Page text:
Let me know if you have had any problems with it, I'll report back if it turns out to be a dud.


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#8 Lockhart

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Posted 28 August 2013 - 04:56 PM

I haven't tried recording video, but for Curse of the Crimson throne, I have Adobe Audition running in multitrack mode, one set to record my mic, the other set to record from the stereo mix. Lets me adjust both to acceptable audio levels. Mostly though, audio wise, I think the best thing you can do is make sure everyone has a decent recording set up. A decent USB mic, and headphones or something to make sure the speakers don't get picked up by the mic. I need to convince the twins to rig up a better set up. Oh the audio editing I do to cut out echo and noise that the listeners will never know about.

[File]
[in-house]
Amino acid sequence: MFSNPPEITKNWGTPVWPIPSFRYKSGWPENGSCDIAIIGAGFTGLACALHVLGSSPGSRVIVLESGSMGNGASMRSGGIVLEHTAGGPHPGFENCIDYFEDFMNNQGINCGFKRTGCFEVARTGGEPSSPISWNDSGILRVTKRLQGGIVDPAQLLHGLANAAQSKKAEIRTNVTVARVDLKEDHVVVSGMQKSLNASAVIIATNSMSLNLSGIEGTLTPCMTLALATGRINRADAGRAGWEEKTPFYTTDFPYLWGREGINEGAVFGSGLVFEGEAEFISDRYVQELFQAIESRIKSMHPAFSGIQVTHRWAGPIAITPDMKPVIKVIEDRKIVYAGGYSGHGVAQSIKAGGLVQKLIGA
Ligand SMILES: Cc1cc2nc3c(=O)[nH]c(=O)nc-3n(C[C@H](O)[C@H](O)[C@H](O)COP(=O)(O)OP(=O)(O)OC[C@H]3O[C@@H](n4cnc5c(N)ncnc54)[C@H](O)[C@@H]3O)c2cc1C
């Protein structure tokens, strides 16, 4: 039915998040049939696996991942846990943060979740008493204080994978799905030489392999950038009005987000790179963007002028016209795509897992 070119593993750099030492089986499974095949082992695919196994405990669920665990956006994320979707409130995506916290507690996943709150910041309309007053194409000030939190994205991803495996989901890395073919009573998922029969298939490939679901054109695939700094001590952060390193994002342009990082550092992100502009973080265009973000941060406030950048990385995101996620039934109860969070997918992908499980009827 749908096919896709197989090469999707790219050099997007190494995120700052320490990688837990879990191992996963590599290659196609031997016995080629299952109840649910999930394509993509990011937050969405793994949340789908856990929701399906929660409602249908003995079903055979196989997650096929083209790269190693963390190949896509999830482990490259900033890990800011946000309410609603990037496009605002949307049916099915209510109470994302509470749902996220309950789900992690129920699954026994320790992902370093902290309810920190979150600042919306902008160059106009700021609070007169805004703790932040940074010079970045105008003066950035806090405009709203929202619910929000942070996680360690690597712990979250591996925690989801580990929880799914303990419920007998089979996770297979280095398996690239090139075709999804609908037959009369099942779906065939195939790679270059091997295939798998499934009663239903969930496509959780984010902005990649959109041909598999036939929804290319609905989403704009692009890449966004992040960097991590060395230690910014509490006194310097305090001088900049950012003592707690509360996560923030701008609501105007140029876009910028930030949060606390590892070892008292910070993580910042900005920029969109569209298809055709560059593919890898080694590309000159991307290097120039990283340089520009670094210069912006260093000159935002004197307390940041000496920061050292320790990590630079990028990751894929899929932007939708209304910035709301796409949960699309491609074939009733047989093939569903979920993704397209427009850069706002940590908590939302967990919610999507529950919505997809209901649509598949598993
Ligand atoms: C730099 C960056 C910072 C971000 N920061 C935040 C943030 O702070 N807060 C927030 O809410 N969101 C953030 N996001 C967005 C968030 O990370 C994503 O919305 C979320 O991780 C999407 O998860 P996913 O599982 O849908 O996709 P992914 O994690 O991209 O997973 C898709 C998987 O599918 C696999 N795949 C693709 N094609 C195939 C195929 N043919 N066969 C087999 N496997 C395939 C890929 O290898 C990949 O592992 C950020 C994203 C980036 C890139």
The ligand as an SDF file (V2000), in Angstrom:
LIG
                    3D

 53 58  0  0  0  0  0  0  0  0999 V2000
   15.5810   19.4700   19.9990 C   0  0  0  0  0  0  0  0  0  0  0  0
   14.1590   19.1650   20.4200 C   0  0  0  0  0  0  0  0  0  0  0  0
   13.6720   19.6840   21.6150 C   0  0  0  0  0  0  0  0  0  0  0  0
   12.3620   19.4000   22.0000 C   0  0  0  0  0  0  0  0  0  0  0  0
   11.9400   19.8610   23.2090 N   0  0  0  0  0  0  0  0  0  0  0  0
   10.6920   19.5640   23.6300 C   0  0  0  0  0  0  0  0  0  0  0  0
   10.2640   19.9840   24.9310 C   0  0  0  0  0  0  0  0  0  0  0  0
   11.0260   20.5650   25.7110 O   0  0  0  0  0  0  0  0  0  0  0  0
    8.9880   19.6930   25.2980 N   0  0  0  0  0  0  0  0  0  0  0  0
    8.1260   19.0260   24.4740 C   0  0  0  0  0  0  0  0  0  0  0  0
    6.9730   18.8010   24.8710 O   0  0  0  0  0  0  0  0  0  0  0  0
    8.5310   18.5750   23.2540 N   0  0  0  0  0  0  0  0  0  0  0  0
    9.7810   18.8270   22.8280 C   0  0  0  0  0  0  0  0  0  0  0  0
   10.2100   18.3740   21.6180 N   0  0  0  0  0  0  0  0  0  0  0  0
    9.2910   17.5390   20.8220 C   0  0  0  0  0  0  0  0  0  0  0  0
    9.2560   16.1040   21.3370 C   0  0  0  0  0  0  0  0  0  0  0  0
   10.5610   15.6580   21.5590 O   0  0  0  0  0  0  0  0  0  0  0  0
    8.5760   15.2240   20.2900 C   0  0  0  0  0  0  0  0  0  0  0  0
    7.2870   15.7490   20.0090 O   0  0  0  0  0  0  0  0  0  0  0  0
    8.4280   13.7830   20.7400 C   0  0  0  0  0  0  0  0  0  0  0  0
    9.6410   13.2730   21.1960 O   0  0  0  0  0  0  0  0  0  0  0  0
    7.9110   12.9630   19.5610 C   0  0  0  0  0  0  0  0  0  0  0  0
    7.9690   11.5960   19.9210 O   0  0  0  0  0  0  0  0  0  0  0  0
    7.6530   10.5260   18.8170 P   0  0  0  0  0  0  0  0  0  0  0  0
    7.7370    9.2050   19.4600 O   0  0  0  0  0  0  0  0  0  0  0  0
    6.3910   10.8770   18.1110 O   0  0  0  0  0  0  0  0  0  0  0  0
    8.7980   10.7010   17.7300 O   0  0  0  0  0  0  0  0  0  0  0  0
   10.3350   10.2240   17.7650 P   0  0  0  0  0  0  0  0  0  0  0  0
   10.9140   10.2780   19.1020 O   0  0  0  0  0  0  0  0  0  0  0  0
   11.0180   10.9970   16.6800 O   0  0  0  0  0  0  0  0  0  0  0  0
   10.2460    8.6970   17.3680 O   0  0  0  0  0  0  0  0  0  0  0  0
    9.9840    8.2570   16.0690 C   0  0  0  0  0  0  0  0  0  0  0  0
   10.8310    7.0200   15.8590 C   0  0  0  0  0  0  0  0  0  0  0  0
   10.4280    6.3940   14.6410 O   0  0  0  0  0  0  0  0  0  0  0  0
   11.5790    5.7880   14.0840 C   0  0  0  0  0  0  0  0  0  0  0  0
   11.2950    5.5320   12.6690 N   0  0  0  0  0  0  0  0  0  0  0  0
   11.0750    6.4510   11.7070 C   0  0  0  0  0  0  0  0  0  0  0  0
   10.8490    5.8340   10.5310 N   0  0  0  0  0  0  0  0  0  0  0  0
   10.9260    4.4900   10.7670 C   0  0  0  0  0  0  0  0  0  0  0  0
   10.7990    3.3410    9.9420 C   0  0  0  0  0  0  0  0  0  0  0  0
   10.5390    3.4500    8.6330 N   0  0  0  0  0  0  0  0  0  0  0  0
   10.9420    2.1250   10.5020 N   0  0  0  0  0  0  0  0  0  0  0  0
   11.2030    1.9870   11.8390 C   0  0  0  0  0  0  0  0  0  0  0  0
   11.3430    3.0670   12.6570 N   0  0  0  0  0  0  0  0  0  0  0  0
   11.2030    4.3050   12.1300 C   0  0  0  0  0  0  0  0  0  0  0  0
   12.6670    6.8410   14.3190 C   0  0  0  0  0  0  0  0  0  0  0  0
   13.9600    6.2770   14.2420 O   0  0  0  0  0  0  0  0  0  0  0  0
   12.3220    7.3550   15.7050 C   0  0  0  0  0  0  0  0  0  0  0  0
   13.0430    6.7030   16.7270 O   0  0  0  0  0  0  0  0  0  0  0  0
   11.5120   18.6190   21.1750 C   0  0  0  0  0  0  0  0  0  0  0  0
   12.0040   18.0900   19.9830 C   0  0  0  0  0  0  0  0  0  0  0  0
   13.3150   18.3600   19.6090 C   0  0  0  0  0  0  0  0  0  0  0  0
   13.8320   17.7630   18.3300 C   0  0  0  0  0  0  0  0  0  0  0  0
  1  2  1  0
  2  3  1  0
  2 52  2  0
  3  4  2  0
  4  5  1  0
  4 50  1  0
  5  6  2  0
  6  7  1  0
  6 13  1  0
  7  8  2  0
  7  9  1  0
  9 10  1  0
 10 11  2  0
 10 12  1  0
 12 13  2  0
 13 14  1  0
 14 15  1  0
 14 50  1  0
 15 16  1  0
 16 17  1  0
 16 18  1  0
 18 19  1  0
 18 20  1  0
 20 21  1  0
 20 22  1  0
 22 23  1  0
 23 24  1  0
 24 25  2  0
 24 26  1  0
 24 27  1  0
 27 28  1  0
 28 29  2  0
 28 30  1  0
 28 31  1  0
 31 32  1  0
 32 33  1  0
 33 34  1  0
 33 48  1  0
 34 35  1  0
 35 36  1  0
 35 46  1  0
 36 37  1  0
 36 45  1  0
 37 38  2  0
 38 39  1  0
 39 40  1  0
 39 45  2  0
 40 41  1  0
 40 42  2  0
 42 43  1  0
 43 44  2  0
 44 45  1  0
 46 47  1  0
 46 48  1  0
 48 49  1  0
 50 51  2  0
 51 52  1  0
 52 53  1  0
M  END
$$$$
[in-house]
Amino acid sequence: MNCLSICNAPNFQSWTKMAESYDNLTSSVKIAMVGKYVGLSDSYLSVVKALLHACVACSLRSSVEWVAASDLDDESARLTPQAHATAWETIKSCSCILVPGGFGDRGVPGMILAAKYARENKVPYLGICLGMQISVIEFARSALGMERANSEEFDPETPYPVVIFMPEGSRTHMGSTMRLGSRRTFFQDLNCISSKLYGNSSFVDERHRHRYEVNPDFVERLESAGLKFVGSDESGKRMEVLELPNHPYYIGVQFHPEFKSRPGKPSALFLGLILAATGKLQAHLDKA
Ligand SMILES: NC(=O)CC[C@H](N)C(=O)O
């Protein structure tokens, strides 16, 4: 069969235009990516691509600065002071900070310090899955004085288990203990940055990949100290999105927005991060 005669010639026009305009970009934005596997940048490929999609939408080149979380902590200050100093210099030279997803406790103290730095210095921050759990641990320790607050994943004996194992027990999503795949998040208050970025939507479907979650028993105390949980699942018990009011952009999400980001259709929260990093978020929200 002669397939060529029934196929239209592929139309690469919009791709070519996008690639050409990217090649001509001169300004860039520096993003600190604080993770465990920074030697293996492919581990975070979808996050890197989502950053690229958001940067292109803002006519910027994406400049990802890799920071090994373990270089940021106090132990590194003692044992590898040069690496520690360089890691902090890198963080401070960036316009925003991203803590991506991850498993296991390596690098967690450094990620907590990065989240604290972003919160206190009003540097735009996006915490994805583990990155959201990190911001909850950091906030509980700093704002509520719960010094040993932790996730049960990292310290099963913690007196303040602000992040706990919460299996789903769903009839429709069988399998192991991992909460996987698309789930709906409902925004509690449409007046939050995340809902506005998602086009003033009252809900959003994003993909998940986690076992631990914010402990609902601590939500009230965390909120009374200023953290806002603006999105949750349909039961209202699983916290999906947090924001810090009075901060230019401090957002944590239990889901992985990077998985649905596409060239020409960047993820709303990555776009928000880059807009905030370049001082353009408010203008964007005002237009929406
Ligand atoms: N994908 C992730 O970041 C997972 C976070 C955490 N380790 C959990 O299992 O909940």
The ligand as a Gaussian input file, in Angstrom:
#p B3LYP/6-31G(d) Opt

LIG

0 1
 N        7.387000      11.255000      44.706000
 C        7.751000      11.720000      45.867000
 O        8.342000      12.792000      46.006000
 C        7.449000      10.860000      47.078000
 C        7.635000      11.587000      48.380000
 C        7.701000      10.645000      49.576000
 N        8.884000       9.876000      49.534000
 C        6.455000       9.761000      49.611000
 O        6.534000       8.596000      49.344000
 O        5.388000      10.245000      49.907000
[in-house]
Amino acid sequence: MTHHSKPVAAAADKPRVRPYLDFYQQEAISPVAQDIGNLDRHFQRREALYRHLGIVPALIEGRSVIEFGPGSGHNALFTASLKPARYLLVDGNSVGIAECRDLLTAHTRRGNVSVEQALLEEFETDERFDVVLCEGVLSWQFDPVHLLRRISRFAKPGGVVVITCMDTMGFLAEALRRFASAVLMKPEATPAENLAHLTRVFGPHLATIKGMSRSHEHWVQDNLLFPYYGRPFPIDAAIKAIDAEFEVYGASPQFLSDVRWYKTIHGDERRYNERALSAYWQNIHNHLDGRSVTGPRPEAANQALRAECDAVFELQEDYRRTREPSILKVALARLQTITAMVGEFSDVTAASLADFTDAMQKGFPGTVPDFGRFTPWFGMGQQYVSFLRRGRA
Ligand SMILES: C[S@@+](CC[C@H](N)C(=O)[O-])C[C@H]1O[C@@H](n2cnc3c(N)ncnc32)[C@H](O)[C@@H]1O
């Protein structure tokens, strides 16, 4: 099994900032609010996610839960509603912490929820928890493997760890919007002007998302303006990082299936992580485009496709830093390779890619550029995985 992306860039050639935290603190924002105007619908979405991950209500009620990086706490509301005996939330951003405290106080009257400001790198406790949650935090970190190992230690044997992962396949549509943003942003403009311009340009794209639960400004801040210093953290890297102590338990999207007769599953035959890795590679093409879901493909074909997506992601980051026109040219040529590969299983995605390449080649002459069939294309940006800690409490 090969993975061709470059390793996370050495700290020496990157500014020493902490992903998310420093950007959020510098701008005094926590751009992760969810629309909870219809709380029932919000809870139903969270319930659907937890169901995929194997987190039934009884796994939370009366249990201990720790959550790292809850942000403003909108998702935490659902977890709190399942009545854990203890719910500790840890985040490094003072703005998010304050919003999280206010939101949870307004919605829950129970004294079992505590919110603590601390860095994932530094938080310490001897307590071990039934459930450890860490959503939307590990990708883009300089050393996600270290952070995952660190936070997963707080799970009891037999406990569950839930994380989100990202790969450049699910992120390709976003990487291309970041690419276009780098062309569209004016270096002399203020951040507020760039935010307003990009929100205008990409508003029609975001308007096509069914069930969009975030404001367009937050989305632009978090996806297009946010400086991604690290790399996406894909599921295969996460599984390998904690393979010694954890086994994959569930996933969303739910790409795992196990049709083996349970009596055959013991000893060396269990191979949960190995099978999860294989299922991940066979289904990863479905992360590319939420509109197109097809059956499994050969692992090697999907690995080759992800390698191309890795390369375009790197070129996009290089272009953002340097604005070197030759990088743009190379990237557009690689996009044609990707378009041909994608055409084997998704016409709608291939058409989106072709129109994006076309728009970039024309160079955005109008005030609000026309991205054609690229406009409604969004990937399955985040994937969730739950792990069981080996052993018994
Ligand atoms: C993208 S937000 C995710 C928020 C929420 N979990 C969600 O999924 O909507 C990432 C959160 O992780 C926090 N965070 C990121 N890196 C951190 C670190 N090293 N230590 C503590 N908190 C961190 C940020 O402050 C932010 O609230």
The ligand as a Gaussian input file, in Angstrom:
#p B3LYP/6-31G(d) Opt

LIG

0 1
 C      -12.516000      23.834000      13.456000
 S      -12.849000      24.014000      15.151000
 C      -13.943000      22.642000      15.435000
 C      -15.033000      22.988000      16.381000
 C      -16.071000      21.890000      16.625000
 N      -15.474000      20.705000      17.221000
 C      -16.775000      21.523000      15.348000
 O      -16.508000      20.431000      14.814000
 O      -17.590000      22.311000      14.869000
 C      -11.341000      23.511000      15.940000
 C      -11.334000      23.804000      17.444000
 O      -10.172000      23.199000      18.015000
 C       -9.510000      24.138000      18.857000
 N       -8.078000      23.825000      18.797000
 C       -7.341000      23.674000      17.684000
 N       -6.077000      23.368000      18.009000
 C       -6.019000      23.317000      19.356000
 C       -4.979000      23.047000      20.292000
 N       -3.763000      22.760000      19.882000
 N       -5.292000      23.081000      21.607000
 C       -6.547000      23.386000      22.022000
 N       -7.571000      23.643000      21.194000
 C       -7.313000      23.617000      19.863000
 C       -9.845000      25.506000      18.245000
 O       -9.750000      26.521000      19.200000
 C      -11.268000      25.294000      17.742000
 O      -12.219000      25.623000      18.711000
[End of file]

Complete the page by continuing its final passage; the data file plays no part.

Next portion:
That being said...I wonder if I should ask what interest there would be for YGG video casts for the games that are done on Roll20. *thinks about the additional editting* *shudder*
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#9 Hal

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Posted 29 August 2013 - 07:20 AM

I agree with Lockhart there - the audio is only as good as the weakest input and if someone has a crappy mic it is going to be bad no matter what you do with it in post processing.

 

If you edit the stuff for content then the videos will add an extra layer. I do not usually edit for content so it is rarely an issue for me. You could release the video raw and then tweak the resulting audio. If you have Audition 3 you will need a plugin to import some video file formats as audio files. Version 2 was much better. I am now using Amadeus Pro on the Mac because it does that stuff natively.

 

Hal :hal:


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#10 Thing

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Posted 29 August 2013 - 03:35 PM